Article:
Before launching into what has helped recently with Keener, it’s important to note that we need to keep a child’s development in mind when talking about sharing. ‘Theory of mind’ is an important social-cognitive skill where a child can not only understand their own thoughts, feelings, and wants, but but can distinguish them from what others may be thinking, feeling and wanting.

A good example of this skill involves the following scenario. Take a bag of pretzels and put toys inside the bag, and then ask a child what is in the bag. That child will say pretzels, and be surprised to find there are toys inside the bag instead. Then ask the child “what do you think your friend will say is in this bag?” If the child is three years old, he will say toys, because the child is only thinking about what he knows about the contents of the bag. But if the child is four years old, he will say pretzels, because the four year old can understand that his friend will be tricked just like he was. The four year old is better able to distinguish his thoughts and see that they might be different from his friend’s thoughts.

According to Child Encyclopedia, theory of mind develops without specific teaching, but there are ways to help it develop more quickly by:

  • engaging in rich pretend play;
  • talking about people’s thoughts, wants, and feelings, and the reasons why they act the way they do;
  • hearing and talking about stories, especially those involving surprises, secrets, tricks, and mistakes. These stories invite children to see things from different points of view (Red Riding Hood doesn’t know that the wolf is dressed up as grandma).

Language also plays a big role, and below is some of the language I have used to help Keener develop theory of mind and build his understanding about why I am asking him to share:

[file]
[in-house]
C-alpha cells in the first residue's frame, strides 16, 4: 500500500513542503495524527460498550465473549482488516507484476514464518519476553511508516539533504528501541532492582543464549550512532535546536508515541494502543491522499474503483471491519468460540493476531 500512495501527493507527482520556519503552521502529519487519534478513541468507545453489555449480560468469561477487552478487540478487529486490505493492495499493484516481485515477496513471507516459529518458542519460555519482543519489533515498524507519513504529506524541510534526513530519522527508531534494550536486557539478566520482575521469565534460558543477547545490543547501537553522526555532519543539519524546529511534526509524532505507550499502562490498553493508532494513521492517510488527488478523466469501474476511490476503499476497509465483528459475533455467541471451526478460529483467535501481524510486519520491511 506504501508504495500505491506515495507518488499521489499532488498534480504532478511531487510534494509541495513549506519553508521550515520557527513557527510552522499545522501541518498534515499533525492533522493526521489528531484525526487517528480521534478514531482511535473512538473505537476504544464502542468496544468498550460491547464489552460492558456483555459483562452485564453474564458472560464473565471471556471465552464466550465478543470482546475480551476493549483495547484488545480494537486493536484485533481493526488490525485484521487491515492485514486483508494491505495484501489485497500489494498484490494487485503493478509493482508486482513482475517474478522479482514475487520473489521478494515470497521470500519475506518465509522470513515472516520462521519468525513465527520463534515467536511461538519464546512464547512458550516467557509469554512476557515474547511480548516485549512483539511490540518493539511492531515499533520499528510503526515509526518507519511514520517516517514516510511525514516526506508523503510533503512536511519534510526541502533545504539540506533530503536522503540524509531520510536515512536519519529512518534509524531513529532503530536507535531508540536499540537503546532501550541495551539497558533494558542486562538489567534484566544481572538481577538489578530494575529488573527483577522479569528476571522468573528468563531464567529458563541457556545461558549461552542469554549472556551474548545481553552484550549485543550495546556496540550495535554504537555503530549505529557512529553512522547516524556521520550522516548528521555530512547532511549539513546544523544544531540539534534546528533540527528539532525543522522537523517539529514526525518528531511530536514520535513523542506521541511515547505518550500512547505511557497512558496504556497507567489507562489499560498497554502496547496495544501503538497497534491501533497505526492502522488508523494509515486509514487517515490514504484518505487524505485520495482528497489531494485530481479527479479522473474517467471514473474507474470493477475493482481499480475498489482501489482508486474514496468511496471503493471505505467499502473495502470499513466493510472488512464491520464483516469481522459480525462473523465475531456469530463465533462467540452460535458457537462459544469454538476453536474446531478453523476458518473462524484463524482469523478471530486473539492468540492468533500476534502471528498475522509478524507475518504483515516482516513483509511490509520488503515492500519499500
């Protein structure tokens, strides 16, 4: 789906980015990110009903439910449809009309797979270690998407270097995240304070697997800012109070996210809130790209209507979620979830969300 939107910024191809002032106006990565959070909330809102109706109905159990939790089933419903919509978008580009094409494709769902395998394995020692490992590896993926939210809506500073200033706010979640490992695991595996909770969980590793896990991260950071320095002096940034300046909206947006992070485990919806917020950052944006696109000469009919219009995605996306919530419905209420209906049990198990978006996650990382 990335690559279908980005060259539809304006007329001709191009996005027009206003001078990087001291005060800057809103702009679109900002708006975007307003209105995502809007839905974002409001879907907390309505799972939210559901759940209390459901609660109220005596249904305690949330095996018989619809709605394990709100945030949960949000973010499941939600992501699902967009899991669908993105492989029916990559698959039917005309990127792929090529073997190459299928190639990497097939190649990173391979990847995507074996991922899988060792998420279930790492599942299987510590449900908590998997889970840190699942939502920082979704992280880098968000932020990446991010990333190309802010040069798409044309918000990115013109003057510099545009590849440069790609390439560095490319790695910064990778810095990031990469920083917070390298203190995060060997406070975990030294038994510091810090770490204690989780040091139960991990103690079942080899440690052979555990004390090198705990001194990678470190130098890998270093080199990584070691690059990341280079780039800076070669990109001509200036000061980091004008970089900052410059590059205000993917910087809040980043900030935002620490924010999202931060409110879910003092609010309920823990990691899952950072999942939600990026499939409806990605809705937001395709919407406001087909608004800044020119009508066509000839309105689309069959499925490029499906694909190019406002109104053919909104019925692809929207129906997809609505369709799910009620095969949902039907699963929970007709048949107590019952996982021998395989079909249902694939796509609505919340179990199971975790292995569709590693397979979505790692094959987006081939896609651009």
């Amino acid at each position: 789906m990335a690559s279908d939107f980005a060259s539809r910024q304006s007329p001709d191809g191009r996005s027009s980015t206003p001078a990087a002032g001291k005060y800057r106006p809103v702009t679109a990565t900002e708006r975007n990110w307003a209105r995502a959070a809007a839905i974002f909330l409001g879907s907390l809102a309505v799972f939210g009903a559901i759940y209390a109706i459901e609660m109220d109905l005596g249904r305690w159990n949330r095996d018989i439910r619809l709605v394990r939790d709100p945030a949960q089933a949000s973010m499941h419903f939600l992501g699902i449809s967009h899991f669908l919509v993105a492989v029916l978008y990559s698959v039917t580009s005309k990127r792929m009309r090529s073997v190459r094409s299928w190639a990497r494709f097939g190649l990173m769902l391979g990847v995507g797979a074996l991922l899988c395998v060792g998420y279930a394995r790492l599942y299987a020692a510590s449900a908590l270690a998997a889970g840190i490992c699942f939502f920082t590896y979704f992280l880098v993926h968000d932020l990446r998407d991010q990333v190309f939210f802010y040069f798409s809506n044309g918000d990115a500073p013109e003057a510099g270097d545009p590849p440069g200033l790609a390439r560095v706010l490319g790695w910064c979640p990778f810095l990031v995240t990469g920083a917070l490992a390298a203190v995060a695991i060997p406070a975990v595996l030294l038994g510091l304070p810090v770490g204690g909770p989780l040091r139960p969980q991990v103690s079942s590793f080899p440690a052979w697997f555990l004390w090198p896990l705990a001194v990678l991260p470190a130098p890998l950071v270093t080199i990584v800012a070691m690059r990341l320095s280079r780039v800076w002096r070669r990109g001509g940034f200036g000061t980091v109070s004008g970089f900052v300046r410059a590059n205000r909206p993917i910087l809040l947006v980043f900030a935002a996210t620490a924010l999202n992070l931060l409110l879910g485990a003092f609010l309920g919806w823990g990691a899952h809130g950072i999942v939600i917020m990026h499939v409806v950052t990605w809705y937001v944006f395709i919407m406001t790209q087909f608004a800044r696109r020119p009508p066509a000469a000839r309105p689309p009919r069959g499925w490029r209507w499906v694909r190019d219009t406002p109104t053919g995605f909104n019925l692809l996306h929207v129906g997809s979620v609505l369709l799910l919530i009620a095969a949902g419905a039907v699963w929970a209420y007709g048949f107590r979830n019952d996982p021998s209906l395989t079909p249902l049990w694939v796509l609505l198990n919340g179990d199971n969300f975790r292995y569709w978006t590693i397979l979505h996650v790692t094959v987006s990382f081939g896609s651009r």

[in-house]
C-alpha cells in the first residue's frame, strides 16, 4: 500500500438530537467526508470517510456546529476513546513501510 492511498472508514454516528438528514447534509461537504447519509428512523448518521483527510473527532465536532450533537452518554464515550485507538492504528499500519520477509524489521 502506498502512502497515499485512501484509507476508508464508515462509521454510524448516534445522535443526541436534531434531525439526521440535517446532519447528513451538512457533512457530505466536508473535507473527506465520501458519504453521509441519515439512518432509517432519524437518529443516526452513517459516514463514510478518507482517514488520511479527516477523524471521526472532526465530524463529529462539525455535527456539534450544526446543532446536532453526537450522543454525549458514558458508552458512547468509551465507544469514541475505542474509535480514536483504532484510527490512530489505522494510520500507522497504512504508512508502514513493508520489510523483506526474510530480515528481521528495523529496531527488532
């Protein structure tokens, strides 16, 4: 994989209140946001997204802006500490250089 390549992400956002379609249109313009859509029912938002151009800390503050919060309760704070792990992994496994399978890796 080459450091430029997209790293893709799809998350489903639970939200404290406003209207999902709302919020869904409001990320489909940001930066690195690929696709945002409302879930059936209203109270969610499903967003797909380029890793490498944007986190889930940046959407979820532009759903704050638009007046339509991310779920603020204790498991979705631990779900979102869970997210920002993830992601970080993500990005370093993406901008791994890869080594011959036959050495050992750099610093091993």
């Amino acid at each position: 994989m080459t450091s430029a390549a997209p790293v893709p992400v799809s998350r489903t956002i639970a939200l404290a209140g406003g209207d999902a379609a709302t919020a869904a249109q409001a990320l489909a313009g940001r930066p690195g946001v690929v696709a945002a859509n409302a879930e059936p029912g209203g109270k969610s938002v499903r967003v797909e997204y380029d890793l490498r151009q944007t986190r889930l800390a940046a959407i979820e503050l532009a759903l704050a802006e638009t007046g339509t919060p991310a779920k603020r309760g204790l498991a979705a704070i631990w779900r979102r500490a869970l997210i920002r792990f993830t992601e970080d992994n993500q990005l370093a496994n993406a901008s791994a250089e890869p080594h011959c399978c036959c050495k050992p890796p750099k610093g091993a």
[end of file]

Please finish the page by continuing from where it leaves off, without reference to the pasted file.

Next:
I know you love playing with the lawn mower. Do you know who else does? Your friend Clark. When he is over, he also loves playing with the lawn mower, just like you do! That’s why it is important to let Clark have a turn, just like you love having your turn.

You have to look with your eyes to see if a toy is available. Sometimes, someone will have something that you might want. If it is in their hands, they want it too! You can either use your words and ask them for a turn or you can play with something else and look to see when they put that toy down. When you don’t see anyone’s hands on that toy, you know it is available for you to play with.  *This one has worked particularly well with sibling based squabbles. Keener will now say to me, “Grace put it down. It’s available — I didn’t take it from her!” with a sense of pride that he now knows exactly when a toy is available for him to take.

What did you play with at school today?  Who else in your class likes playing with that toy? Sometimes toys can be shared, like playdough. There is usually enough playdough for anyone who wants to play with it. But sometimes there might be only one of something, like a truck. I know you love playing with that green truck at school and I’m guessing Will and Thomas also love playing with the green truck! Because that is a fun truck!

Lastly, deliberately model sharing. If Keener or Grace has something, I will make it a point to say Can I play with that toy please when you are finished? Can we please build with blocks together? The more they hear it, the more likely they are to use this language themselves. Give them the words you want them to use.